We then drove along the hot roads in search of a better vantage point, we walked across two fields in the intense sunshine sweating like mad to get into this position to see the source of the fire better. The fire extended beyond the L and R frame of this image, the burning source was located off frame to the R, I noticed a farmer's barn and house in that area so it looked to be in danger if this got out of control, I assumed the owner had already phoned the fire service at this point. The scene looked great despite it's destructive nature, the billowing smoke clouds contrasting against the blue sky accompanied by streets of convective clouds with green, white, red, and orange colours in the landscape below was beautiful.
The fire seemed to invigorate rapidly sending these towering smoke plumes upward with renewed energy, the way they formed in a stair-step fashion reminded me of a thunderstorm's flanking line. It was very hot standing here completely exposed to the sun, I had to keep taking water to stay hydrated, I was glad I was wearing a baseball cap to protect my head from the sun otherwise I would have been in trouble, my arms already felt like they were cooking and I was getting shivers indicative of too much sun exposure already, however the fire had my attention so I ended up staying with it for much of the day.
Telephoto zoom into the smoke which was now moving across the top of the forest with surprising speed given the calm conditions, I'm glad I made the decision not to go into that forest. I had already been shooting this fire for 1 and 1/2 hours and I needed a break from the sun so we back-tracked through the roads and found a corner shop where we got a few snacks to take with us, I informed the girl serving me about the fire and she said she had spotted it when going to work at 11.30 this morning so it had already been going for hours and was getting stronger.
We ate at a picnic table in the mountains under brilliant sunshine surrounded by stunning scenery, this was an area of the country we had never been to before so it was exciting exploring new territory for the first time, this is why I love the sky and chasing various phenomena because the pursuit expands your comfort zone and takes you into locations you have never been before and when that happens you can end up seeing things you never expected, I was looking for storms and already I had encountered this unexpected gore fire however that was not the only thing. After lunch I parked off the trail near Beaghmore Stone Circles and walked into one of the vast fields, I have to admit I was completely blown away by the view, there were miles upon miles of open green sunlit fields filled with distant Sheep, Cows, Horses, and a great deep blue sky above filled with beautiful convection, far away in the distance was the gorse fire spreading like mad and off to my R was a nice line of keen convection with promising towers and low bases which I watched for a long time in case there were funnels, we sat down in the warm grass while Rua played among the buttercups and it felt like heaven. I even saw a rare horse shoe vortex for several min's above an updraught tower over the S. Sperrins which I filmed, however I ended up deleting it to save room on my computer, the visual sight was cool with the white coma-shaped tube rotating and changing shape as I watched.
I put the telephoto back on and got distant shots of the fire when I heard my Mum call out ''look at the smoke'', she was pointing behind me into the distance, I turned around and was astonished by the sight, that wasn't smoke, it was a massive dust devil! I had only once seen these before during the warm Summer of 2005 when I first moved into my current estate, one morning I looked out the window and saw two dust devils side by side moving up the road opposite my house, both were the size of a two story house, the sight was amazing and by the time I got my camera they were gone. I have never seen dust devils since, ever, so this was the first time that I have observed them out in the wild, and to be honest I was very excited. I actually saw three of them, by pure chance I caught this first big one on camera with the telephoto, I just had time to aim and take one shot before it vanished on me, but hey I got it on camera!, these two images are crops, the dust bowl was rotating like mad, it reminded me of the US storm chasing videos I had watched showing a tornado forming on the ground kicking up dust in a rotating bowl before the condensation funnel filled in from above, that's exactly how this looked, rotating like crazy and moving across the ground from R to L, it was incredibly exciting to watch and I felt quite blown away by the experience. Dust devils are extremely rare in this country, you need a dusty environment and dry hot weather with the correct synoptic conditions to catch them and to be there at the correct place at the correct time is very hard to do, and here I saw three of them!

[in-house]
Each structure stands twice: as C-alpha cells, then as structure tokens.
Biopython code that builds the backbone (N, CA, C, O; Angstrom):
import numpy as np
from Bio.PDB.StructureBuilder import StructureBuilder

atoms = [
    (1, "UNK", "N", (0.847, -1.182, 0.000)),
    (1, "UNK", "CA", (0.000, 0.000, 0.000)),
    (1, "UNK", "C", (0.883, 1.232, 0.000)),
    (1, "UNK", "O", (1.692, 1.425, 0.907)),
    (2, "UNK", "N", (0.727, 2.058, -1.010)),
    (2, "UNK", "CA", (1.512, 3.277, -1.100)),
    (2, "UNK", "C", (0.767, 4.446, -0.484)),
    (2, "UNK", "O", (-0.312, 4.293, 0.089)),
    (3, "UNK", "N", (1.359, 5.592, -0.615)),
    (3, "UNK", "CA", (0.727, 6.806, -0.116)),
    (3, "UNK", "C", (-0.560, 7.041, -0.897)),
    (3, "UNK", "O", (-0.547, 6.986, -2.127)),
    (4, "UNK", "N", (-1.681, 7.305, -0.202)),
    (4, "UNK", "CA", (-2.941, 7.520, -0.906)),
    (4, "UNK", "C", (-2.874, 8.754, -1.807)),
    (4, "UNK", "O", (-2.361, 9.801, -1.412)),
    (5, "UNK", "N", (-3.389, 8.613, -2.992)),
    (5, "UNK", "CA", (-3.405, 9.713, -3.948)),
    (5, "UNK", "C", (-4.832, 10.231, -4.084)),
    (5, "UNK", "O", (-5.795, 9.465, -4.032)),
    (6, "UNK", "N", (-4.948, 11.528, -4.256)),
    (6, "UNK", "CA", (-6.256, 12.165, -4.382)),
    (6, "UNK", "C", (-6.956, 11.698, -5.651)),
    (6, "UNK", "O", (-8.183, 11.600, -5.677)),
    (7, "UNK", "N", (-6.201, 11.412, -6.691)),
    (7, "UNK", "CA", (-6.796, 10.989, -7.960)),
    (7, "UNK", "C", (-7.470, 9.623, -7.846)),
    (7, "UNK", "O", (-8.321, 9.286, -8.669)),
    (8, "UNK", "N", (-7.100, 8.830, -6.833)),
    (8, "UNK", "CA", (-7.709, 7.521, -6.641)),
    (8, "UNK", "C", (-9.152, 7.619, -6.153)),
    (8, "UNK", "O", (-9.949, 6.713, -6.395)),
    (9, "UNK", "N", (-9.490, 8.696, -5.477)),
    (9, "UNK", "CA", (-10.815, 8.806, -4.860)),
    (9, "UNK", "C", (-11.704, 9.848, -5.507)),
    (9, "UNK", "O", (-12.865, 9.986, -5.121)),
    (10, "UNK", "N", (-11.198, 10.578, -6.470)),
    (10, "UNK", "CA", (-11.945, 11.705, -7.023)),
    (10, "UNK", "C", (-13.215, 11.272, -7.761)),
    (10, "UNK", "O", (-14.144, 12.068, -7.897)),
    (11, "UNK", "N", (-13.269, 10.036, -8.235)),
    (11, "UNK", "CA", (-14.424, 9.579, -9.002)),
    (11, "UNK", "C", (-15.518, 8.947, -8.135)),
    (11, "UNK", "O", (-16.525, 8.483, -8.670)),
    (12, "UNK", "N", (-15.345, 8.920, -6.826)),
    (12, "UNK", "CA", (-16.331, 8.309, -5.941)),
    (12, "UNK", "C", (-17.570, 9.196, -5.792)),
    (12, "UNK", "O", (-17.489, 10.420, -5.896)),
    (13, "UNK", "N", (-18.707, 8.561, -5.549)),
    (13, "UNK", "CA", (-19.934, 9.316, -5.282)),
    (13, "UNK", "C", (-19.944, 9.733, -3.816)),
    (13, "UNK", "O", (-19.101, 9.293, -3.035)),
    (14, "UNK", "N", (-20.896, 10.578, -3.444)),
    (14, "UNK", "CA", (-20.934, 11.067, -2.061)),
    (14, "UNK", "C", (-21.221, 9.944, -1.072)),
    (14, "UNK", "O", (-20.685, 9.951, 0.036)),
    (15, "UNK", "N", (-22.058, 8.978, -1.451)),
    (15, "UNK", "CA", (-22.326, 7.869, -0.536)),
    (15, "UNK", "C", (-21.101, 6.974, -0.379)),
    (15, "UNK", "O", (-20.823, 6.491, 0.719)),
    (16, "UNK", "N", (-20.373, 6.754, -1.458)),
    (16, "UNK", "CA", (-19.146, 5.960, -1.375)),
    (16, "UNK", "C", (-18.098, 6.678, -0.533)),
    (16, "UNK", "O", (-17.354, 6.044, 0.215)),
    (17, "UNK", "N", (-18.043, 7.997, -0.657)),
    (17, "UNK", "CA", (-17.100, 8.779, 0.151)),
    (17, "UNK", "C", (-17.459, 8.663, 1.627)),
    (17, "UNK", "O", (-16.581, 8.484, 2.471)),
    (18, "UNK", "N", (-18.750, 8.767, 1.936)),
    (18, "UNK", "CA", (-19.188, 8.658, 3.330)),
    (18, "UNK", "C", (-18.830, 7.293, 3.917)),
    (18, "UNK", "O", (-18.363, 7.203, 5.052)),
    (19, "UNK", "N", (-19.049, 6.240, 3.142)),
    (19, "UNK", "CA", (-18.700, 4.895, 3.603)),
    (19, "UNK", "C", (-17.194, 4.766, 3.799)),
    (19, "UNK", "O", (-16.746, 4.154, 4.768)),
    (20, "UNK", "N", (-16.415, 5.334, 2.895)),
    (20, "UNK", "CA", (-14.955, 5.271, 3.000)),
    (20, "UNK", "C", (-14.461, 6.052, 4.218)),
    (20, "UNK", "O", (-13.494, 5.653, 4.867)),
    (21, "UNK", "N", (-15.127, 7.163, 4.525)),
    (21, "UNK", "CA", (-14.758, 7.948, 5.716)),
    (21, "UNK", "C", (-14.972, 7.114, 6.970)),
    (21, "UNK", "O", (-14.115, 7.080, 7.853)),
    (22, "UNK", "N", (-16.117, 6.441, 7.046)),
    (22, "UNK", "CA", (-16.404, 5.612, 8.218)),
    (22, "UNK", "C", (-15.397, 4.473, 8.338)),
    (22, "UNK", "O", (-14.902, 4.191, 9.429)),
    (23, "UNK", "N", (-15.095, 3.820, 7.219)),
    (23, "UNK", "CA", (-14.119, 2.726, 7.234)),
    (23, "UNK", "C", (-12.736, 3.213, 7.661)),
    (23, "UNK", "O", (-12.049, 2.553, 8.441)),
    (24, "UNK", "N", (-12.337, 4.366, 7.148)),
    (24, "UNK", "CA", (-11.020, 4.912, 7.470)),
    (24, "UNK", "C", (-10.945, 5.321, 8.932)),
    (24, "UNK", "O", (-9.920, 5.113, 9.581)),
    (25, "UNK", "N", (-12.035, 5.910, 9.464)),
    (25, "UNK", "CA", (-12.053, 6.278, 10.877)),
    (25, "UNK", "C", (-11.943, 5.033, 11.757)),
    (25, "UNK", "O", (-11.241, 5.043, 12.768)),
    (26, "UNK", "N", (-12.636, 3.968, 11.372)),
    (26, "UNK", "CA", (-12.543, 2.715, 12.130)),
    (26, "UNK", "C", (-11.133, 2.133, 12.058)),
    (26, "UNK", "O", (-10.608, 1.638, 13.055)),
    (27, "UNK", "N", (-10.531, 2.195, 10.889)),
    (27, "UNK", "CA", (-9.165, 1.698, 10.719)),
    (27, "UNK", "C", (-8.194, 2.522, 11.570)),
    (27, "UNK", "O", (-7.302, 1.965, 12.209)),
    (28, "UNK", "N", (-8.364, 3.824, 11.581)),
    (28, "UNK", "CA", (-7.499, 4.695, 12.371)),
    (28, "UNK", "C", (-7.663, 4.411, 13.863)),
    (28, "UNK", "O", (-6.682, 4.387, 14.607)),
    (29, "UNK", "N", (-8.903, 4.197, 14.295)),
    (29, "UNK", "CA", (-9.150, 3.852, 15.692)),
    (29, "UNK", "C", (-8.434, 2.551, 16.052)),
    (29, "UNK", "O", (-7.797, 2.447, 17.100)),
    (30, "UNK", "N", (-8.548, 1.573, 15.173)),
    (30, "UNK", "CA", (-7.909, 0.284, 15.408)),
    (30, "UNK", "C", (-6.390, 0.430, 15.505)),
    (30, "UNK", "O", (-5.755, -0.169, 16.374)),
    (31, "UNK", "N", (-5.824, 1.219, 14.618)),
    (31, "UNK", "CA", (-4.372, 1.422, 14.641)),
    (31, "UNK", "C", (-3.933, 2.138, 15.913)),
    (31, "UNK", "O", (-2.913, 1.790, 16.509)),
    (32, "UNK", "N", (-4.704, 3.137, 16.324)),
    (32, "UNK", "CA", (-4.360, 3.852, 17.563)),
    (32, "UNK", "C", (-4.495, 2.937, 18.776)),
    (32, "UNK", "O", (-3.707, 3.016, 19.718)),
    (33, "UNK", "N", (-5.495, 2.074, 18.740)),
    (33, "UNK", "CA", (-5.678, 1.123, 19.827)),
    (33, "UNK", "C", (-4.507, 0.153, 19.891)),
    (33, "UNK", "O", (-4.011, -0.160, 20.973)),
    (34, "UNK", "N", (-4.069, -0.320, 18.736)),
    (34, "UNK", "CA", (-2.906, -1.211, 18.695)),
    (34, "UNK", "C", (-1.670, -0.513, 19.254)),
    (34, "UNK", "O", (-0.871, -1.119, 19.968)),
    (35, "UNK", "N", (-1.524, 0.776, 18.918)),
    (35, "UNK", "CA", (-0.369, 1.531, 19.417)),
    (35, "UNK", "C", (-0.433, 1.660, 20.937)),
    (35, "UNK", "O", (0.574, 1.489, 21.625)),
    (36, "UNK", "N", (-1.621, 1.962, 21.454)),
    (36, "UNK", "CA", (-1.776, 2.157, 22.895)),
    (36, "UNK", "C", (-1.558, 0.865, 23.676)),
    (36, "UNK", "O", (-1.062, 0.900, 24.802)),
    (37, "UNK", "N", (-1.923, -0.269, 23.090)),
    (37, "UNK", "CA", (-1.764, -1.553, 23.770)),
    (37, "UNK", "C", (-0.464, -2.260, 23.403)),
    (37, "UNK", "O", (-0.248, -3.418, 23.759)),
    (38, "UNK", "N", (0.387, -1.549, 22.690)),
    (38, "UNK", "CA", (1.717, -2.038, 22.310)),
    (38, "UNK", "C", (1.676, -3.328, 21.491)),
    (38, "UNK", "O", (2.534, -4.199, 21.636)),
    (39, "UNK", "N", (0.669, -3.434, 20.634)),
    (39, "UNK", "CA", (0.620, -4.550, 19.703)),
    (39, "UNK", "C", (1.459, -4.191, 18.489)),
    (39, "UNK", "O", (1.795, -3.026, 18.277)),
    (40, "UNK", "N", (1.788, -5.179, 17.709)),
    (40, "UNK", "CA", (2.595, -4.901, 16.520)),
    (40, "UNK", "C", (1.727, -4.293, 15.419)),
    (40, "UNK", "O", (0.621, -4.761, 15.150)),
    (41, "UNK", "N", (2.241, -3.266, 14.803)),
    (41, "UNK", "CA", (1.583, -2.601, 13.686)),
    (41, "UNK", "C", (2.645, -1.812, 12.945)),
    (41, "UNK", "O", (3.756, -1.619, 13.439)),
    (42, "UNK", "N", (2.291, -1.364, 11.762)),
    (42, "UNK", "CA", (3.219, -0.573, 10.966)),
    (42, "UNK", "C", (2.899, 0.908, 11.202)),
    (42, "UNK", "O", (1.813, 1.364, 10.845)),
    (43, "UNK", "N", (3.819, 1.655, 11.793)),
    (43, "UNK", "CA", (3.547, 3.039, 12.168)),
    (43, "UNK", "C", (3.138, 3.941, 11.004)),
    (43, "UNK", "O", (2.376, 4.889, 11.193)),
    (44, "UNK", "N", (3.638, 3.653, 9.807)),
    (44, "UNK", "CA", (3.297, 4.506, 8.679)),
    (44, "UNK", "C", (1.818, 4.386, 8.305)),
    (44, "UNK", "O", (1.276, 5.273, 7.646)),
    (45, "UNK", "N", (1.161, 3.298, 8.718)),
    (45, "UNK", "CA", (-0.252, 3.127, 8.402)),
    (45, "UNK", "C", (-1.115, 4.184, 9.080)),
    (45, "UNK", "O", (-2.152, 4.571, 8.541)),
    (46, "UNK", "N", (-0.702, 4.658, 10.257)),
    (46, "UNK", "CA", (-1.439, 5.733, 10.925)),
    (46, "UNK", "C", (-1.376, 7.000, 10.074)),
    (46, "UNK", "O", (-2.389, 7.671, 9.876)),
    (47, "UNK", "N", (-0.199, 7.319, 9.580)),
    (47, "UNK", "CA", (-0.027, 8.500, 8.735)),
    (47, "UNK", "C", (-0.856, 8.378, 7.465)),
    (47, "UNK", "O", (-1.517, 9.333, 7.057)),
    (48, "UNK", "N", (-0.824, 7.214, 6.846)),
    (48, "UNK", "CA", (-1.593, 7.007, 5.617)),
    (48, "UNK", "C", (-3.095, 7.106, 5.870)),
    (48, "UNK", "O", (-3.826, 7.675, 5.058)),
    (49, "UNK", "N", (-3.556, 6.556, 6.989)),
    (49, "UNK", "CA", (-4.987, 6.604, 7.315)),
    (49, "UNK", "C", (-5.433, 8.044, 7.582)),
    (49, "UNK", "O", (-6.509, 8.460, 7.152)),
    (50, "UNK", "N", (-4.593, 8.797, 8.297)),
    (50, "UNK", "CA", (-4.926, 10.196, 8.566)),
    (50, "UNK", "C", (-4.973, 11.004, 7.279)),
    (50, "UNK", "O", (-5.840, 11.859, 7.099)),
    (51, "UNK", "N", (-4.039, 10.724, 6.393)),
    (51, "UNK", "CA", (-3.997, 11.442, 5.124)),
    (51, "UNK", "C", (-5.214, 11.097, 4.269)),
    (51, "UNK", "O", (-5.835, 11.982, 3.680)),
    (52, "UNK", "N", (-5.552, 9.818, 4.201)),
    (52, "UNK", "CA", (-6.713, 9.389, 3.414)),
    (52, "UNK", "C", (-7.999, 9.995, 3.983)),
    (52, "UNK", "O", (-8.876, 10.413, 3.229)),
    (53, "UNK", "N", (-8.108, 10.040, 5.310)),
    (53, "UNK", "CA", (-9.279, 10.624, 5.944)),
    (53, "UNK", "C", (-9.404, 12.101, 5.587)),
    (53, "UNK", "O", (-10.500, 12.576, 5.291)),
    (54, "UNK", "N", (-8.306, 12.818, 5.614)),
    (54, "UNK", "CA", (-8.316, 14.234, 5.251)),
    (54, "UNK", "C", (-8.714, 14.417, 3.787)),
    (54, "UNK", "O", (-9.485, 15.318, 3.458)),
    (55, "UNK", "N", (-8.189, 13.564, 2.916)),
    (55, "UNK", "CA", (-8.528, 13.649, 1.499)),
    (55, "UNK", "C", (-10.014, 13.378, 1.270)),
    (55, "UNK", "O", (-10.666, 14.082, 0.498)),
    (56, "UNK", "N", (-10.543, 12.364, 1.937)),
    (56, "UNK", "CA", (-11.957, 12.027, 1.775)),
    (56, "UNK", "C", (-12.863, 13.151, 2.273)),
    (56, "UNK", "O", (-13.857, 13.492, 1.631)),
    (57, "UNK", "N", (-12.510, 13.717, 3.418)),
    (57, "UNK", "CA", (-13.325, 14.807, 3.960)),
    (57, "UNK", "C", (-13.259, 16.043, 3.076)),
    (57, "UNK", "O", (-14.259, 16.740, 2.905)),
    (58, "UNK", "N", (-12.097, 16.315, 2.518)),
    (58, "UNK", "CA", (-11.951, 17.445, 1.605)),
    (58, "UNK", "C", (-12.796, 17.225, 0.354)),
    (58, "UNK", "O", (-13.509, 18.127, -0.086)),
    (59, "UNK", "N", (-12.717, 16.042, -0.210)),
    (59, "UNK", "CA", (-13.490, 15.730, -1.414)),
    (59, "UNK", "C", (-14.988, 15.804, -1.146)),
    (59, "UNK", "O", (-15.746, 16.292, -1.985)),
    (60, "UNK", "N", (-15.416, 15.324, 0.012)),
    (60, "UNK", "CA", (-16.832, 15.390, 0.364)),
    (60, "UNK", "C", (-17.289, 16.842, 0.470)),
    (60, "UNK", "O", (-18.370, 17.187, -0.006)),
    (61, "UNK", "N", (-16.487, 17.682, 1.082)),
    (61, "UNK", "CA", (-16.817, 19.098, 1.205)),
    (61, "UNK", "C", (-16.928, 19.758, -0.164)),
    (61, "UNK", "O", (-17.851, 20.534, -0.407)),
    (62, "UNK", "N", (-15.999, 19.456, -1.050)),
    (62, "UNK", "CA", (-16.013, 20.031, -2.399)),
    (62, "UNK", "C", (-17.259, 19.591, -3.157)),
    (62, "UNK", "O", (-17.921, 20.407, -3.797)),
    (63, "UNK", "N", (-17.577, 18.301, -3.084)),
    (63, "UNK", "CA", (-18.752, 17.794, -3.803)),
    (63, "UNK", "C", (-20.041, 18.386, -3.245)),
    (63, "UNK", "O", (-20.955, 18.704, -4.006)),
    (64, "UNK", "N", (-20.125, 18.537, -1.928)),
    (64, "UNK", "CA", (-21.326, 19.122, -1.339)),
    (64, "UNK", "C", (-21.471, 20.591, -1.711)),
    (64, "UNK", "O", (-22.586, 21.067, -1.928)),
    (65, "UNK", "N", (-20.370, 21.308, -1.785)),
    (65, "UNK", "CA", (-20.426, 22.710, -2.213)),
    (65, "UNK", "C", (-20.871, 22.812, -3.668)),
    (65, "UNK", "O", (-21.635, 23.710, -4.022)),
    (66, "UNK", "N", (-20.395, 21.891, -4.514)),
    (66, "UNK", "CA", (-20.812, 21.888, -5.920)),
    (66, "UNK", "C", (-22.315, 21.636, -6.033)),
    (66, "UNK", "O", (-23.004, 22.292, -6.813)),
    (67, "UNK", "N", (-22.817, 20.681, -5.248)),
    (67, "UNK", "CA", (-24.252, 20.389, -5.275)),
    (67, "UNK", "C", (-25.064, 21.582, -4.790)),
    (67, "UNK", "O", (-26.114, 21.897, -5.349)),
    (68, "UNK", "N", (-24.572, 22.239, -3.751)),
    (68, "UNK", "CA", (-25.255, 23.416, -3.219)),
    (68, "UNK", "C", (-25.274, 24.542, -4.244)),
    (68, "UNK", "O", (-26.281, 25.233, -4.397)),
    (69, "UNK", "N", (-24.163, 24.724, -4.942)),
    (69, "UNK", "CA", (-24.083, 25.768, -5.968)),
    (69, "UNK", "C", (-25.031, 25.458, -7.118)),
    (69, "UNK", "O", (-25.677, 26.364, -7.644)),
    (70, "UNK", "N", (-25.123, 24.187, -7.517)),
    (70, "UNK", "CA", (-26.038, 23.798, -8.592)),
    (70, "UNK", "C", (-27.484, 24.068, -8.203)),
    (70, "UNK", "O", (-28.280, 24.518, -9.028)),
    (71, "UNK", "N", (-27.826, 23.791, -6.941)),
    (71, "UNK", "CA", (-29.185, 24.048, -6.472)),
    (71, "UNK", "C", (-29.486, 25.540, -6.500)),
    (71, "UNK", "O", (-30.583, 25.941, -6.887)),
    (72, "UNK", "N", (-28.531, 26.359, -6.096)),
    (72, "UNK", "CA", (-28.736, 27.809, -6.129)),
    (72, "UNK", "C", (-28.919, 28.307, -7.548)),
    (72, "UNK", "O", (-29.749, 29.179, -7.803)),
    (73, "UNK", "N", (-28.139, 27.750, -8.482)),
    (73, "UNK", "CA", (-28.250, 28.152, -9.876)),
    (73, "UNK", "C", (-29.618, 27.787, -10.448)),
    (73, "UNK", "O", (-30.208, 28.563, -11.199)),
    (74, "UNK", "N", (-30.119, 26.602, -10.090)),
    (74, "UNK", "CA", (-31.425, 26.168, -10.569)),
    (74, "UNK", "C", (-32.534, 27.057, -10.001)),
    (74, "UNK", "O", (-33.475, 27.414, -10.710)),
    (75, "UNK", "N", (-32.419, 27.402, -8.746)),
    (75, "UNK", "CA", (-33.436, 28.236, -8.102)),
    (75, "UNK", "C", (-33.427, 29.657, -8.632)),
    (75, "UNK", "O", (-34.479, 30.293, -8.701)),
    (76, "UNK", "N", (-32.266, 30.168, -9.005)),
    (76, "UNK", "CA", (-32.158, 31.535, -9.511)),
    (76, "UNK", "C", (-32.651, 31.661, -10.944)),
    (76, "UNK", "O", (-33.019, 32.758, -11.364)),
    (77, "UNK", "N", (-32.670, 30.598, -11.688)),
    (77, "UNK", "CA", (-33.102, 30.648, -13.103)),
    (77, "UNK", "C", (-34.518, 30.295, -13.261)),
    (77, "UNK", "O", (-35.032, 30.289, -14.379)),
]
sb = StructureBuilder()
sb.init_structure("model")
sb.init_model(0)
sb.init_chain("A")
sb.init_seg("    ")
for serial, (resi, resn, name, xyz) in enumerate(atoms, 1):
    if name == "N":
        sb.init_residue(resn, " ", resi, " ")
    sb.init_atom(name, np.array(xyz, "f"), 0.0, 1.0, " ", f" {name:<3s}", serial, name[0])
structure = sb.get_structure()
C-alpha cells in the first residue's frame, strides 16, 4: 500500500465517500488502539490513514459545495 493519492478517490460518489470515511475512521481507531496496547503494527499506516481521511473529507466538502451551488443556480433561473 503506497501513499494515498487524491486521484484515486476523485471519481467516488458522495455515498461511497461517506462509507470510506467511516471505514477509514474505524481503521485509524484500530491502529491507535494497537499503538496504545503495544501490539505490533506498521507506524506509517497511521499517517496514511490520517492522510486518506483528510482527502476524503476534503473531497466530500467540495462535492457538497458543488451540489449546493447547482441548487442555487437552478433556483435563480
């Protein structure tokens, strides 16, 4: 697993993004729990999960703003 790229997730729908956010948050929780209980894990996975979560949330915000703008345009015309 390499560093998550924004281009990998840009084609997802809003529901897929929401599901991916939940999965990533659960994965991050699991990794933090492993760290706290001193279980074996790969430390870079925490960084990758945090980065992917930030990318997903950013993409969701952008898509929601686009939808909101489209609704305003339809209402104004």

I started shooting video hoping for another then as soon as I switched off the camera another appeared in the field to the R of the first dust devil, this one was much more compact and concentrated, shaped like an inverted cone and rotating fiercely while moving forward then it was gone again. We drove up a small road, came to a dead end, turned the car and came back the way we came when another large one formed behind a row of bushes and swirled across the road in front of us, had we been 50m further down the road it would have went rite over the car, this was a cool experience so I was well chuffed to tick this vortex phenomena off the list.
Then we where back on the road and returned to the gorse fire which was now quite massive in size, this is one of several areas on fire looking from the N side, the structure to the smoke was impressive at times sporting orange, brown, white, and blue colours. We couldn't get any closer as none of the surrounding roads lead to the fire, except for a long lane into the property of the farmer who I had earlier mentioned, no doubt he was concerned about the proximity of this fire to his property, I saw two fire engines near his home, I felt relieved knowing there was help at end.